- The Washington Times - Sunday, February 8, 2004

PASADENA, Calif. (AP) — Fresh from being given a clean bill of health, the Spirit rover drilled into its first rock on the surface of Mars, NASA scientists said yesterday.

A tool equipped with small, diamond-shaped heads cut 2.7 millimeters deep into a tiny area of a sharply angled rock dubbed Adirondack, said Stephen Gorevan, a scientist handling some of Spirit’s workload.

“We made some history here. We put the first planned hole on Mars,” he said.

The circular hole, measuring about 45 millimeters wide, could give scientists clues to Mars’ geologic past.

“The rock gave us a lot of resistance,” Mr. Gorevan said. “We needed three hours to go this deep.”

Five weeks after arriving on Mars, NASA’s Spirit rover also is ready to roll over the Red Planet’s rocky soil on a meandering journey that could last a month and cover hundreds of feet.

Scientists planned for Spirit to begin rolling this weekend after it wraps up its rock analysis.

The National Aeronautics and Space Administration cured Spirit of the computer problems that had stalled it on Mars for more than two weeks, interrupting its half of a mission to seek evidence the planet once was wetter and hospitable to life.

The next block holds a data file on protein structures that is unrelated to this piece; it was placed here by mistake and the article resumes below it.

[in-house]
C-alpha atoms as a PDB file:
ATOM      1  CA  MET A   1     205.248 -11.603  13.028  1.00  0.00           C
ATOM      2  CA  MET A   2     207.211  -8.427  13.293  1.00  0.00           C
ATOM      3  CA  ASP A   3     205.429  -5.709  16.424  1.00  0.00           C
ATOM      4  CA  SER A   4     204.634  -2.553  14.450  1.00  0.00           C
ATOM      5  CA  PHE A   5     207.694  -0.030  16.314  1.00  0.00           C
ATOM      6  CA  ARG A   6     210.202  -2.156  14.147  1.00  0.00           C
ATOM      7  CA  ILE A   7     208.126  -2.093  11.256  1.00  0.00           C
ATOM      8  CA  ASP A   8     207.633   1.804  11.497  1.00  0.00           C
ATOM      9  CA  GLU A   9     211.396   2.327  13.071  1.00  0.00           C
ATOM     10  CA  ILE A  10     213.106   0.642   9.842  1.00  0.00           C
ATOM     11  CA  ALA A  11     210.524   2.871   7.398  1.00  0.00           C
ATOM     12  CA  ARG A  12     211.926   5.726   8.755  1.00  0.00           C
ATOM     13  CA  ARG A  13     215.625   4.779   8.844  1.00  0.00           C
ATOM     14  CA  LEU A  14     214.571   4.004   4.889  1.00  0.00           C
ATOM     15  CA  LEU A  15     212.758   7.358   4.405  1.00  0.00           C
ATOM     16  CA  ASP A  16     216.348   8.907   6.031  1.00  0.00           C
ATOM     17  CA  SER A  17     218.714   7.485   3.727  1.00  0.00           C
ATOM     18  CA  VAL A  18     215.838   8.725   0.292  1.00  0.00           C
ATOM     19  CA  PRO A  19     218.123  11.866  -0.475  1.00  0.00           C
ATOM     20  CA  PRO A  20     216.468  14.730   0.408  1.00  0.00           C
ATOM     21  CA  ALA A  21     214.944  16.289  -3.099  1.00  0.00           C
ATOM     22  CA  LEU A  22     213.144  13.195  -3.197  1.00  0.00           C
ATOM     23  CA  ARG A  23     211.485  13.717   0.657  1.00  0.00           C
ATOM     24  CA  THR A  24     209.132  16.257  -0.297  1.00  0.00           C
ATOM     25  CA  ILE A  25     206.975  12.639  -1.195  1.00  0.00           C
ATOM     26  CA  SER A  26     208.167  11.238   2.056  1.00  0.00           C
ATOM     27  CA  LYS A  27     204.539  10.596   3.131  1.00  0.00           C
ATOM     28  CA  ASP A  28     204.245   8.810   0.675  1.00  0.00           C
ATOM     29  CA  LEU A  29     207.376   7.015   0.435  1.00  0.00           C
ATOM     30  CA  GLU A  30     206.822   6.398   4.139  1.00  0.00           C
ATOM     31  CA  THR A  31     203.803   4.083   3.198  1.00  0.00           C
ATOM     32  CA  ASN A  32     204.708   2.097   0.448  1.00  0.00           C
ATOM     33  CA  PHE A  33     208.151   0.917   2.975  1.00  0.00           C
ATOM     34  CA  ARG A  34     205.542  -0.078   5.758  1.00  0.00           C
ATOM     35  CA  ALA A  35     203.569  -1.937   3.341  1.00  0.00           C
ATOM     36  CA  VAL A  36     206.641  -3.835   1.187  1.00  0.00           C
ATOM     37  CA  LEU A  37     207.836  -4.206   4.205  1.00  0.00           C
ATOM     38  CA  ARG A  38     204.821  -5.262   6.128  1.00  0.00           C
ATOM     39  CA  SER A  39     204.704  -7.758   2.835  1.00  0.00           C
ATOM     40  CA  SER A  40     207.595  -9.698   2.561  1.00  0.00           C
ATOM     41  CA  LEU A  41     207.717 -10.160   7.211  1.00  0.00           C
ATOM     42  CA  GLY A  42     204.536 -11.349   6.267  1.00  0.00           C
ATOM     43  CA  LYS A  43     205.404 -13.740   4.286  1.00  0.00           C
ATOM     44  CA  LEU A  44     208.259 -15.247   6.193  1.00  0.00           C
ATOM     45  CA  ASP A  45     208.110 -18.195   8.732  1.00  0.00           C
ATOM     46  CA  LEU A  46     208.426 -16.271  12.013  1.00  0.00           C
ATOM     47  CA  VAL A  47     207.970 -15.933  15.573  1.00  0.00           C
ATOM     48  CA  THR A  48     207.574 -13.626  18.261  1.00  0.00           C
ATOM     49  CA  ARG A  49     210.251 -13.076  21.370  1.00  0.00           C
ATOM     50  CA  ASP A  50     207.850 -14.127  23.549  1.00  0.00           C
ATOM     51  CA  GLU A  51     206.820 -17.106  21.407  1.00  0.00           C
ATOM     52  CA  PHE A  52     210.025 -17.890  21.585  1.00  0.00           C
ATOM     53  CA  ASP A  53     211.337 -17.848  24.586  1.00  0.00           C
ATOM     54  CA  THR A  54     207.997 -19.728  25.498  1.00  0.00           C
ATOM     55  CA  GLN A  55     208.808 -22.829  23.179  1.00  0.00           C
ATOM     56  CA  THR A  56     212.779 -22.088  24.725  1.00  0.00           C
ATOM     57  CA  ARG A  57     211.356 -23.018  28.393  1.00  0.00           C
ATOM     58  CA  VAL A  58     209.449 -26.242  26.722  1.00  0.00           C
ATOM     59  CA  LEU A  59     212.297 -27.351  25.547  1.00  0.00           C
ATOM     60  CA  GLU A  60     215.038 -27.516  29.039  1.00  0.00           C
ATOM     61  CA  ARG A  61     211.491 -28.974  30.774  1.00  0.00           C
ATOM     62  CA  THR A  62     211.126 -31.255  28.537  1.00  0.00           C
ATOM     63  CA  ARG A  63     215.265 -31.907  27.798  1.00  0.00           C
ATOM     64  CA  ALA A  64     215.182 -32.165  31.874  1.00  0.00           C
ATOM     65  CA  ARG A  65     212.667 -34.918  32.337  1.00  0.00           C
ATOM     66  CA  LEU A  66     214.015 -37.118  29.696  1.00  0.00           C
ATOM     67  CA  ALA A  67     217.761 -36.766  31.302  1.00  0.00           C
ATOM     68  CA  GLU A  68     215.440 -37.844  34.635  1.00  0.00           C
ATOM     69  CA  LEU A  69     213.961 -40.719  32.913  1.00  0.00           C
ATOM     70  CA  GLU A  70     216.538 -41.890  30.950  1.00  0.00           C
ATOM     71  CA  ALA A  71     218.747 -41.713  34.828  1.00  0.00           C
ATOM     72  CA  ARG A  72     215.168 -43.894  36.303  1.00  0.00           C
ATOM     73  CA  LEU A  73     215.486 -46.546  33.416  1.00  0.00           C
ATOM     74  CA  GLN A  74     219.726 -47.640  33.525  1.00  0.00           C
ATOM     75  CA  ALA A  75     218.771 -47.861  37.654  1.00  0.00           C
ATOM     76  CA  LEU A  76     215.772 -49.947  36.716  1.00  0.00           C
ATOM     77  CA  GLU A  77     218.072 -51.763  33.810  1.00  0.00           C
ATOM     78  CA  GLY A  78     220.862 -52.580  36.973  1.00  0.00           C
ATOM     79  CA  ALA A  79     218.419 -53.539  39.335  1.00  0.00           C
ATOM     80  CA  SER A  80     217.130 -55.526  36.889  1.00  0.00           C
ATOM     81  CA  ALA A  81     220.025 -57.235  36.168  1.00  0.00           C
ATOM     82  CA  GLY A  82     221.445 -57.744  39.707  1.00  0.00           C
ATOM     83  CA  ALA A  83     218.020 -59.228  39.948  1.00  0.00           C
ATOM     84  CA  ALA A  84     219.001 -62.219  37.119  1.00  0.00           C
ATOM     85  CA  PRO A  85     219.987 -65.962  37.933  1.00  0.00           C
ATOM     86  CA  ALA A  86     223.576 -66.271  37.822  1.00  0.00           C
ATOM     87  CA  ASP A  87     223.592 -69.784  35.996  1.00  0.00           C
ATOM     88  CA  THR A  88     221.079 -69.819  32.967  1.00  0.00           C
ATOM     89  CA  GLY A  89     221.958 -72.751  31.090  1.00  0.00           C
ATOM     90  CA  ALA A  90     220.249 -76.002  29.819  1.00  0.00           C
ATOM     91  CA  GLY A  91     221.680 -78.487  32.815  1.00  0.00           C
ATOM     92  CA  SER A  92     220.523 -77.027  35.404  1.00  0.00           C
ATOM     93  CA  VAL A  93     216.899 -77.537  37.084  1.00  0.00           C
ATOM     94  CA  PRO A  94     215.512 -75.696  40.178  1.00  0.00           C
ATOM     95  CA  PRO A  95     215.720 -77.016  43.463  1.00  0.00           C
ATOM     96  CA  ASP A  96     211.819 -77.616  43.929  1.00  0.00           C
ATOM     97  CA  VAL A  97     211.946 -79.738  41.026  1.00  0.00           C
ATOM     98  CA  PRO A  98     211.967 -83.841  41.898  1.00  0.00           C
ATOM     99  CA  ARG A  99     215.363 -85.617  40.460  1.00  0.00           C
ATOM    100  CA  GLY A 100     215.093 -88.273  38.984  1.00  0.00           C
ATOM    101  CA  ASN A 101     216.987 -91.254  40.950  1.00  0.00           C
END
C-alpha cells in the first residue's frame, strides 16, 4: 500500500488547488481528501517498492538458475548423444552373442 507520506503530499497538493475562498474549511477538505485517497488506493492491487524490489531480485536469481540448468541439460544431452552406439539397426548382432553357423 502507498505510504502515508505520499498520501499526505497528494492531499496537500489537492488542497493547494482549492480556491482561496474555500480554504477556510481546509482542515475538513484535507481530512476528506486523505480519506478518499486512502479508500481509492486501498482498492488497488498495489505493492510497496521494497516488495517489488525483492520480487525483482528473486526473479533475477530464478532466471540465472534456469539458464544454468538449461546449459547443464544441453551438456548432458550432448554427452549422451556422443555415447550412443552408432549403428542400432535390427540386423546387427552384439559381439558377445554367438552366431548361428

Its twin rover, Opportunity, landed on the other side of Mars.

“I think I can say this morning with as much certainty as we can say anything here that our patient is healed,” Spirit mission manager Jennifer Trosper said Friday at NASA’s Jet Propulsion Laboratory.

Engineers deleted files from Spirit’s flash memory and then reformatted it, ending two-and-a-half weeks of “crisis mode.”

Miss Trosper called the long-distance repair job nerve-racking.

“But in the end the spacecraft did exactly what we wanted it to do, and it performed perfectly and it’s in great health right now,” she said.

NASA also demonstrated that Spirit can establish two-way communications with Earth using Europe’s Mars Express satellite as a relay. Spirit and Opportunity also can communicate through NASA’s 2001 Mars Odyssey and Mars Global Surveyor orbiters, as well as directly with Earth.

Opportunity has done some driving of its own, traveling to a rock outcrop that scientists want the rover to study in detail, said mission manager Matt Wallace. Engineers worked to compensate for wheel slippage in the dry Martian sand.

NASA wants Opportunity to study fine-scaled layering in the outcrop that the rover spied previously. Scientists say the layers could have been laid down in water. If so, they would provide the kind of geologic evidence the $820 million mission was designed to find.

Opportunity likely will spend several more weeks inside the 72-foot diameter crater in which it landed, studying the outcrop and then turning to the rust-colored soil beneath its six wheels.

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